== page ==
The fragility of Shi'ite cohesion was clear at the 2018 legislative elections: internal divisions revealed growing aspirations for sole power and control of Iraqi wealth – entailing the removal of competitors. Militarisation and arms proliferation were growing apace. The most dangerous tool being groomed for managing political rivalries, however, was the rage and frustration of Iraq's youth.
"The fragility of Shi'ite cohesion was clear: internal divisions revealed growing aspirations for sole power and control of Iraqi wealth – entailing the removal of competitors"
In the 2018 elections, different Shi'ite groups tried to gain an absolute majority to allow them to discard the old power-sharing structure of the Muhasasa system (the post-2003 ethno-sectarian power-sharing-quota arrangement) – which provided Shia representation within the framework of the state.
Its destruction would allow for a new formula based on handing power to the parliamentary majority. Broad sectarian representation would be replaced with exclusive sectarian representation, while maintaining the entrenched "theo-kleptocratic" system which oversaw the mutual management of corruption.
In this way, the Sadrist bloc became representative of the Shias, the Sovereignty-Progress Alliance of the Sunnis, and the Kurdistan Democratic Party (KDP) of the Kurds. Rival forces were sidelined to reach a more stable Muhasasa government which still represented the sects and ethnicities of the three Iraqi regions (north, west and south). More entrenched regional division appears the likely result, as does the slide towards dictatorship.
On the media, Caitlin Johnstone notes CNN has fired Brian Stelter:
Progressives love the FBI? Leftists embrace the Espionage Act? Of course, one man is responsible for this madness, and he is none other than Donald J. Trump, 45th president of the United States. The fallout from the FBI search conducted at Trump’s home shows the rank confusion spread by people who call themselves liberal but who are as dangerous as anyone on the right. From the moment that Trump announced the raid they were in full fascist mode, even as they claimed to be fighting fascism.
Trump did what he usually does, play fast and loose with the truth. Of all former presidents only he would ignore subpoenas and claim to have declassified documents when he hadn’t done so. He can’t get out of his own way and thus makes himself a target. But Democrats should know that the search is seen as nothing more than a personal attack against him. Millions of people who love Trump will love him all the more and conclude that the raid was meant to keep him from running for president again. Liberal dead-enders will be happy, but everyone else will say that something rotten was conducted at Mar a Lago.
Attorney General Merrick Garland says that the documents were subpoenaed but the former president didn’t respond. The FBI search warrant states that the search encompassed three different issues: gathering, transmitting or losing defense information, which is part of the Espionage Act; concealment, removal, or mutilation concerning the handling of records and reports; and the destruction, alteration, or falsification of records in Federal investigations and bankruptcy, which is part of a section dealing with obstruction of justice. The warrant also states a search for information on Roger Stone and on the President of France.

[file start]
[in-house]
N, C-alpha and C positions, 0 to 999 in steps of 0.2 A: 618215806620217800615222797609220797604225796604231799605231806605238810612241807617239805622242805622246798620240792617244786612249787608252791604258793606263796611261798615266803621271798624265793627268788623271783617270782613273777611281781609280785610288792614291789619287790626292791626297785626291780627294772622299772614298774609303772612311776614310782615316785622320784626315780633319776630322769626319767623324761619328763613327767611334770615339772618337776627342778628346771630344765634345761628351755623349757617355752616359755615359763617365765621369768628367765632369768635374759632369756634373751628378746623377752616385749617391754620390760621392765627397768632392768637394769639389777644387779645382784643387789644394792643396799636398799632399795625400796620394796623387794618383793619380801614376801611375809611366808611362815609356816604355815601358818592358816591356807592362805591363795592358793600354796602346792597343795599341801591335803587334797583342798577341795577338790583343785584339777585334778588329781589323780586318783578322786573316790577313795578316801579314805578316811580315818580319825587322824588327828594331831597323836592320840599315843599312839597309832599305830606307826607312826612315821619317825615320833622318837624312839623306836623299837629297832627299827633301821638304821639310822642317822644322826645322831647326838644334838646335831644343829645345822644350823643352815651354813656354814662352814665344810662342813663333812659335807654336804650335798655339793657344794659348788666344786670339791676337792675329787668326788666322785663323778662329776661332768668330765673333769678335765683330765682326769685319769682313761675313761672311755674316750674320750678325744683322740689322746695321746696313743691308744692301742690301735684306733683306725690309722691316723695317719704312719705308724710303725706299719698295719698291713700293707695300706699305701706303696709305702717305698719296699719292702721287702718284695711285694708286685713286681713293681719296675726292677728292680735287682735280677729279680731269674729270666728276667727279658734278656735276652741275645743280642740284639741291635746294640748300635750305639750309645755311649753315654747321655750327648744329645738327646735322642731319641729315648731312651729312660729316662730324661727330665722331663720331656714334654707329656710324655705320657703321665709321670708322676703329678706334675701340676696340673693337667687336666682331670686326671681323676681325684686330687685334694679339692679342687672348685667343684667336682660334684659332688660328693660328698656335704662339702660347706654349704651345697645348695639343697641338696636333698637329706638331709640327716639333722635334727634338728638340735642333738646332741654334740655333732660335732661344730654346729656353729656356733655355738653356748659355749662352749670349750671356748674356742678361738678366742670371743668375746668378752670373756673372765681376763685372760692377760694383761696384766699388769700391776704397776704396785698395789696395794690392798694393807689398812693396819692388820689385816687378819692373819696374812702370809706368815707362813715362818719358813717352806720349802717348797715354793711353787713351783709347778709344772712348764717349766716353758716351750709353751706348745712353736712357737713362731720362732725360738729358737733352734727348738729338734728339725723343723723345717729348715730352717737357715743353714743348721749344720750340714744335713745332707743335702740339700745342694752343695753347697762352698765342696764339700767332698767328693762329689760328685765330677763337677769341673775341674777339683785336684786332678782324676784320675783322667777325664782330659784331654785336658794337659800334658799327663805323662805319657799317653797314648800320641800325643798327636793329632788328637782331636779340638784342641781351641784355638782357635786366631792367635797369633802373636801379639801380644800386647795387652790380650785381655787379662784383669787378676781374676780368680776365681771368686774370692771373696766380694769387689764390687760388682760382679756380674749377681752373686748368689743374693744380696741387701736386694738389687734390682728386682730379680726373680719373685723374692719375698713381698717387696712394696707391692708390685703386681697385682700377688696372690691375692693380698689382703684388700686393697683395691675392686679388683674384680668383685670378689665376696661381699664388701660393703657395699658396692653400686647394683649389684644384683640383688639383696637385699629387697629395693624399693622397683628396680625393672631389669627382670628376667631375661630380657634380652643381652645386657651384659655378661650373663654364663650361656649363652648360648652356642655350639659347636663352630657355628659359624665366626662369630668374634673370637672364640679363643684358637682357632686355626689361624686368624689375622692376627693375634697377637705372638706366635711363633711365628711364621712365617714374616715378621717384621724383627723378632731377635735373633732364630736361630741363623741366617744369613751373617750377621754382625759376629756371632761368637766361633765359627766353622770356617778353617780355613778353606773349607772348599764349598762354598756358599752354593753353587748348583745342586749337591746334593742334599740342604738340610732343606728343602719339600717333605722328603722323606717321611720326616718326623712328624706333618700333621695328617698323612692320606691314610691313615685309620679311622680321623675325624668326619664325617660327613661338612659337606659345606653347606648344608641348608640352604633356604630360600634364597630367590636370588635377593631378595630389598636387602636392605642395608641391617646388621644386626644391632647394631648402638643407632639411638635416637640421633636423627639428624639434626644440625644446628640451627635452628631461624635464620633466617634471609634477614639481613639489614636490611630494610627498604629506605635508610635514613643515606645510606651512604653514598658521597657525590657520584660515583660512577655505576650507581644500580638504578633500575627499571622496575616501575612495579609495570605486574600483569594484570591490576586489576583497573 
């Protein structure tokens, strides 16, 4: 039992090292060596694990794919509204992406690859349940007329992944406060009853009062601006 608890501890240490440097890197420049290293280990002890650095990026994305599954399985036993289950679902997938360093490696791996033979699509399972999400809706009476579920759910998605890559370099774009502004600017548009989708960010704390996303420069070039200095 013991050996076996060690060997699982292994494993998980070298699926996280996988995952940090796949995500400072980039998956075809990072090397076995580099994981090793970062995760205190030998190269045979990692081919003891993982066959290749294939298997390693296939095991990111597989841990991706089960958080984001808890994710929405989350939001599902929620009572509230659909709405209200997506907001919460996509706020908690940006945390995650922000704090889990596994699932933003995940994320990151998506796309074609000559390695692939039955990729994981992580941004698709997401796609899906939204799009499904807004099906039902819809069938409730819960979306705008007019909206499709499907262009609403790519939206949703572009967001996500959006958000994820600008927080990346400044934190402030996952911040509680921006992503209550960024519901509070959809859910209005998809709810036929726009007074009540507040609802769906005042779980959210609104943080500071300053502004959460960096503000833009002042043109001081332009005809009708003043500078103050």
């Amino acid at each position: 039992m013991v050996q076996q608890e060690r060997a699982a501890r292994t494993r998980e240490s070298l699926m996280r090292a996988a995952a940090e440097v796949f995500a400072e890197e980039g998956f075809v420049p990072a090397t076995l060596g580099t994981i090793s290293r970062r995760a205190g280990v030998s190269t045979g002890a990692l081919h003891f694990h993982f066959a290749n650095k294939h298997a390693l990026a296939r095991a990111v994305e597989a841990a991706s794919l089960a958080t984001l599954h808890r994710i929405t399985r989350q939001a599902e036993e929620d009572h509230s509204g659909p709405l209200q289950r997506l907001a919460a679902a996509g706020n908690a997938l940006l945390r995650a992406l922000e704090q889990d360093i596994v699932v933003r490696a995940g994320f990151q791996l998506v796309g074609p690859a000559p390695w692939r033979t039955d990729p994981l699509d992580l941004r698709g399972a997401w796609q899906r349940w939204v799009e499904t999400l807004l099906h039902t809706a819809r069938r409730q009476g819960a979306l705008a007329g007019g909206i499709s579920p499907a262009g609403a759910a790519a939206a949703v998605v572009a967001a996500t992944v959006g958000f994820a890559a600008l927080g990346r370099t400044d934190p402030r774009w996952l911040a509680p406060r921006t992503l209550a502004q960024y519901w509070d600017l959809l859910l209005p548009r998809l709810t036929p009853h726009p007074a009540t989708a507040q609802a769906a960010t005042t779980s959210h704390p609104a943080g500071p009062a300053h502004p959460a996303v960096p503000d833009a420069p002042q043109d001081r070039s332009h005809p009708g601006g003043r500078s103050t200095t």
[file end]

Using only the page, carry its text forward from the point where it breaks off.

Aside from the item descriptions, no one knows what Trump had or what the FBI found. Leaks from the Justice Department indicate something about nuclear weapons, but no one knows what that means. The lack of information hasn’t stopped the speculation which Trump always causes. There is conjecture that he was selling information to Russia or to Saudi Arabia or was plotting some other treason. There are even claims that documents were buried with his recently deceased ex-wife. It is fascinating that there can be so much guesswork about issues no one can know.
The years long Russiagate investigation is responsible for ordinarily sensible people losing their minds. Hardly anyone recalls that the charge of collusion was actually disproven, that Robert Mueller only indicted for process crimes, such as those which occur when people let down their guard and talk to the FBI. Most Americans who know the name Paul Manafort think he was a Russian spy but don’t know that he went to jail for tax and bank fraud. Propaganda works very well when it is repeated over and over again.
Worse than the silly Trump inspired derangement is the way that those who call themselves left or progressive have chosen to defend federal law enforcement and bad legislation like the Espionage Act. The Espionage Act is a relic from the earliest days of the cold war, and Woodrow Wilson’s infamous Palmer Raids which targeted the left for persecution and prosecution. Barack Obama used it more than all previous presidents combined in order to prosecute journalists who published what the state didn’t want us to know. As for the FBI, its Counter Intelligence Program, COINTELPRO, created dissension in the liberation movement, targeted individuals for prosecution, spied on Martin Luther King and told him to commit suicide, and killed Fred Hampton and Mark Clark among others. The FBI continues to use informants to entrap Black people in phony terror cases.